Les Stukenberg / The Daily Courier
Army National Guard Chaplain John Lockhart hands the ceremonial flag to Ron and Esperanza Packard after the ceremony for Ray Packard, Ron’s uncle.

Read the rest:
http://www.latimes.com/news/local/la-
me-airman11-2008nov11,0,3161750.story

All that money you’ve lost — where did it go?

October 11, 2008

By ERIC CARVIN, Associated Press Writer

NEW YORK – Trillions in stock market value — gone. Trillions in retirement savings — gone. A huge chunk of the money you paid for your house, the money you’re saving for college, the money your boss needs to make payroll — gone, gone, gone.

Whether you’re a stock broker or Joe Six-pack, if you have a 401(k), a mutual fund or a college savings plan, tumbling stock markets and sagging home prices mean you’ve lost a whole lot of the money that was right there on your account statements just a few months ago.

A money changer counts out US dollars at a currency exchange ... 

But if you no longer have that money, who does? The fat cats on Wall Street? Some oil baron in Saudi Arabia? The government of China?

Or is it just — gone?

If you’re looking to track down your missing money — figure out who has it now, maybe ask to have it back — you might be disappointed to learn that is was never really money in the first place.

Robert Shiller, an economist at Yale, puts it bluntly: The notion that you lose a pile of money whenever the stock market tanks is a “fallacy.” He says the price of a stock has never been the same thing as money — it’s simply the “best guess” of what the stock is worth.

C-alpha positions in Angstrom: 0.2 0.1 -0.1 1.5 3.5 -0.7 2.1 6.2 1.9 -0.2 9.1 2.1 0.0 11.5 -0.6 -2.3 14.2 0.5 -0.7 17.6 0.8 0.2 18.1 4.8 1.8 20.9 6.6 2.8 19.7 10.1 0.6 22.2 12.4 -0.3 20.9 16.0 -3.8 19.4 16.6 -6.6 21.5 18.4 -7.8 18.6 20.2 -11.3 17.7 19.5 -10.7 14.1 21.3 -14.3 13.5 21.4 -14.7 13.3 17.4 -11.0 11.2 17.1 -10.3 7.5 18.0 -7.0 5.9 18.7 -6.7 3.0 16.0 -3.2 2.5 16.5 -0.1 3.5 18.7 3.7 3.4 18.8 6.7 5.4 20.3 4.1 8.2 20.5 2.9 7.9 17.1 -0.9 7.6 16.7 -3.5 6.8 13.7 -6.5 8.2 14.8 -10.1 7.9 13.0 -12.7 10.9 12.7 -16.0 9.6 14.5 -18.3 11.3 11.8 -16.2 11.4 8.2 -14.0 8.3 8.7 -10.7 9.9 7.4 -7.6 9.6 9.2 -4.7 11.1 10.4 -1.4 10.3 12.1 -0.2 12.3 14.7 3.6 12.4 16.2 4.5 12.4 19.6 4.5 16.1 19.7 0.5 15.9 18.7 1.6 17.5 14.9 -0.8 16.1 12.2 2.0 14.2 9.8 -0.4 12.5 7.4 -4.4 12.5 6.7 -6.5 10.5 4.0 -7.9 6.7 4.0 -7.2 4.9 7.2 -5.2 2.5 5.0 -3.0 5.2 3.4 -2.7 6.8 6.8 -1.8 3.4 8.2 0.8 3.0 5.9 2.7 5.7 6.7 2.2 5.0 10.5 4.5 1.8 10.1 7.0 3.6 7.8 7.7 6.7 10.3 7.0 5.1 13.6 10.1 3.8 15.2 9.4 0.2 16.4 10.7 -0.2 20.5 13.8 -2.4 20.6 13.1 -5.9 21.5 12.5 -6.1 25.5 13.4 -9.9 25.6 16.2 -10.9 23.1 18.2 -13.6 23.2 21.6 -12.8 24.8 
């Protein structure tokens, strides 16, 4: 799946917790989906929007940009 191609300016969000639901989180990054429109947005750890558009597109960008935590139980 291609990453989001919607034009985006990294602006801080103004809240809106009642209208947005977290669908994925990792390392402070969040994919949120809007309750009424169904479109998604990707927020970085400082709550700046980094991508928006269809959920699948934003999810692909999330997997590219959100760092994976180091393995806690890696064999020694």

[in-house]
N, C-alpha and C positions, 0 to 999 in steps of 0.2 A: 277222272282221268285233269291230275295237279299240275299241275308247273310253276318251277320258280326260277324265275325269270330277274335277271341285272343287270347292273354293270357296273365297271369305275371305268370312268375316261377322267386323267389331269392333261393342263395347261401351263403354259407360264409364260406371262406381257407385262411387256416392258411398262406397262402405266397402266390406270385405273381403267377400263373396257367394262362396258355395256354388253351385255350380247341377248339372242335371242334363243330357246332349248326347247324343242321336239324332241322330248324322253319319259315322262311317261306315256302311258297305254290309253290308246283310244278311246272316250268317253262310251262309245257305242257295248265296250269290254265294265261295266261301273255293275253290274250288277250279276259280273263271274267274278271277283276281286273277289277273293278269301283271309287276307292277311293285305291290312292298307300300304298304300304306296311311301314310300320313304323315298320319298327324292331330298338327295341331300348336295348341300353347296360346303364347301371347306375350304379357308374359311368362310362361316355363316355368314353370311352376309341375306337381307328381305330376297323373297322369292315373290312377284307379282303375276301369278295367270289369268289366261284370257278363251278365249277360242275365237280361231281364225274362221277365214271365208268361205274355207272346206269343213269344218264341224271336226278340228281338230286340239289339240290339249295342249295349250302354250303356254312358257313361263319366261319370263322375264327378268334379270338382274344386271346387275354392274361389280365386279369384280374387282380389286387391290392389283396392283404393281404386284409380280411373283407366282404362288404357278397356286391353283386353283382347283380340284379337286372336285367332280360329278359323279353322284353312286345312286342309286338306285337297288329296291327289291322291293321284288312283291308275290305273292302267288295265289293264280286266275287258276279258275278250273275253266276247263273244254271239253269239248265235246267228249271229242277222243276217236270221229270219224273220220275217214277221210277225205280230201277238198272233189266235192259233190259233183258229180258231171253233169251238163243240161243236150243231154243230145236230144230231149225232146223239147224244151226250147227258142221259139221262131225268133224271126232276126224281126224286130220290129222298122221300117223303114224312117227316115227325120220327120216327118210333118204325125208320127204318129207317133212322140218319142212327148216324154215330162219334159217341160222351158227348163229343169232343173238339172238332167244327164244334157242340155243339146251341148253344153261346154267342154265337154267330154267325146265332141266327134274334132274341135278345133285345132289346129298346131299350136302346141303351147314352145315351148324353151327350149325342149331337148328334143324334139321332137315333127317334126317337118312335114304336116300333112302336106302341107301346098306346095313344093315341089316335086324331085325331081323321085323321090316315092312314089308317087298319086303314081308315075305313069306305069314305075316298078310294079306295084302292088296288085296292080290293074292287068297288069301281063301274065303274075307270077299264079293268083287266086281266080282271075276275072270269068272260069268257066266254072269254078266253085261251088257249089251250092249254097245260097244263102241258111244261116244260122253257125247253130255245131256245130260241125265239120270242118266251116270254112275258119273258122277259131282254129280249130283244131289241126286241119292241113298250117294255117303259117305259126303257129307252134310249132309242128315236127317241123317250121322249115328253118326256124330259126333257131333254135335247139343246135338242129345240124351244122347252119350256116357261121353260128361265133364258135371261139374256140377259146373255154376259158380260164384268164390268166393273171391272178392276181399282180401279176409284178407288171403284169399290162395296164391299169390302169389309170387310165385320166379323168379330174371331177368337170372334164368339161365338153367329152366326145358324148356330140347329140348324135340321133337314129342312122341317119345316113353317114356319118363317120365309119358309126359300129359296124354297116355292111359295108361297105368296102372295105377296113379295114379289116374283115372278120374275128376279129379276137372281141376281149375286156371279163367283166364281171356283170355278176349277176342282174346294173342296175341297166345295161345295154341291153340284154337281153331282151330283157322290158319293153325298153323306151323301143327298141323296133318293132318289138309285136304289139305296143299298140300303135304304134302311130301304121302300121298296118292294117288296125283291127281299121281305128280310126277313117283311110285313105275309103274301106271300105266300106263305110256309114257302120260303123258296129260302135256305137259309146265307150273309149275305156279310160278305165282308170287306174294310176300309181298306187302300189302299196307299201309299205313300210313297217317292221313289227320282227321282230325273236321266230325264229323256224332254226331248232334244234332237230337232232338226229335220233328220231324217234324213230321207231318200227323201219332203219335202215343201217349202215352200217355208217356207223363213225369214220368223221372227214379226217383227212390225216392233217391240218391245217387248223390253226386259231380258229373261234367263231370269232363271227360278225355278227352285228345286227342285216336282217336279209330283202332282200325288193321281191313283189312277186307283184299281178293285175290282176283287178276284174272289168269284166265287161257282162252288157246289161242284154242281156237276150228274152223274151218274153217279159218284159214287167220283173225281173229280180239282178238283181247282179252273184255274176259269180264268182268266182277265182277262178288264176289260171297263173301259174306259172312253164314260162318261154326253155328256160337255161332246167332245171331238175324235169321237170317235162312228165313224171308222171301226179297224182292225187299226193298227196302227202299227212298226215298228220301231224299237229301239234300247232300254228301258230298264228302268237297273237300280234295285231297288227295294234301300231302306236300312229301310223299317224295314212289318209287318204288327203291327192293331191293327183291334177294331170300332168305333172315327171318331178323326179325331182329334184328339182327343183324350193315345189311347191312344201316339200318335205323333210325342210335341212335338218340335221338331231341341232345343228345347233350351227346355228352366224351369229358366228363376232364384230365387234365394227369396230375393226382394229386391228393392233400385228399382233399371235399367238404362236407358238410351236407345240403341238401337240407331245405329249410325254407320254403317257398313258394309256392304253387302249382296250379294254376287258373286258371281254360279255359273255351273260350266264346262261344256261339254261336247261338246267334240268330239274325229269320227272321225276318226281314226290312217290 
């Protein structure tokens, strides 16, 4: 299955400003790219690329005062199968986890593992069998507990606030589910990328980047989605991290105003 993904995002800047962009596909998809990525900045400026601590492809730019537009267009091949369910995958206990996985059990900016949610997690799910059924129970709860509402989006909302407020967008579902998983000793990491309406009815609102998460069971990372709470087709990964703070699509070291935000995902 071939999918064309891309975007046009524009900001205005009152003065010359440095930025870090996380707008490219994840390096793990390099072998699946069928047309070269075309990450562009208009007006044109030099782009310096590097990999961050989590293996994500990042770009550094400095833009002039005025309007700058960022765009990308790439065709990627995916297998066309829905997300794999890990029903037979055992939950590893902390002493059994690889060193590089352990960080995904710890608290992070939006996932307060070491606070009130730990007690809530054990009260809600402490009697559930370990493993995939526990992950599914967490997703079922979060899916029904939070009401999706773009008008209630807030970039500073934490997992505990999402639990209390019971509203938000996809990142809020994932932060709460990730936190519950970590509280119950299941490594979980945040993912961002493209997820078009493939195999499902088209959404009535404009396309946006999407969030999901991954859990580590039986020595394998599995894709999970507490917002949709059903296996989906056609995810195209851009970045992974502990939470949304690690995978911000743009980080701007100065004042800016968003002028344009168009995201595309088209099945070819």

“It’s in people’s minds,” Shiller explains. “We’re just recording a measure of what people think the stock market is worth. What the people who are willing to trade today — who are very, very few people — are actually trading at. So we’re just extrapolating that and thinking, well, maybe that’s what everyone thinks it’s worth.”

Read the rest:
http://news.yahoo.com/s/ap/20081011/ap_on_bi_ge/where_s_
the_money;_ylt=AkKucZ8sq3OvinoJZ3KzHyms0NUE

Passers-by stop to view a screen displaying markets news, with ...
Passers-by stop to view a screen displaying markets news, with Moscow’s Micex index displayed, Friday, Oct. 10, 2008, Paris. Regulators in Russia ordered Moscow’s MICEX not to open for regular trading at the usual time, and the opening of the RTS was also postponed until further notice, the state-run RIA-Novosti news agency said.(AP Photo/Thibault Camus)

Pakistan: Troubled Yet Still Home

January 6, 2008

 By Hohsin Hamid
The Washington post
January 6, 2008; Page B01

LAHORE, Pakistan

During the winter holidays, much of the Pakistani diaspora makes its way back to the homeland. It is wedding season and — for those with the means and of a secular persuasion — party season as well. Flights are fully booked, airfares are astronomically high, and even circuitous itineraries via places such as Istanbul and Muscat are in great demand.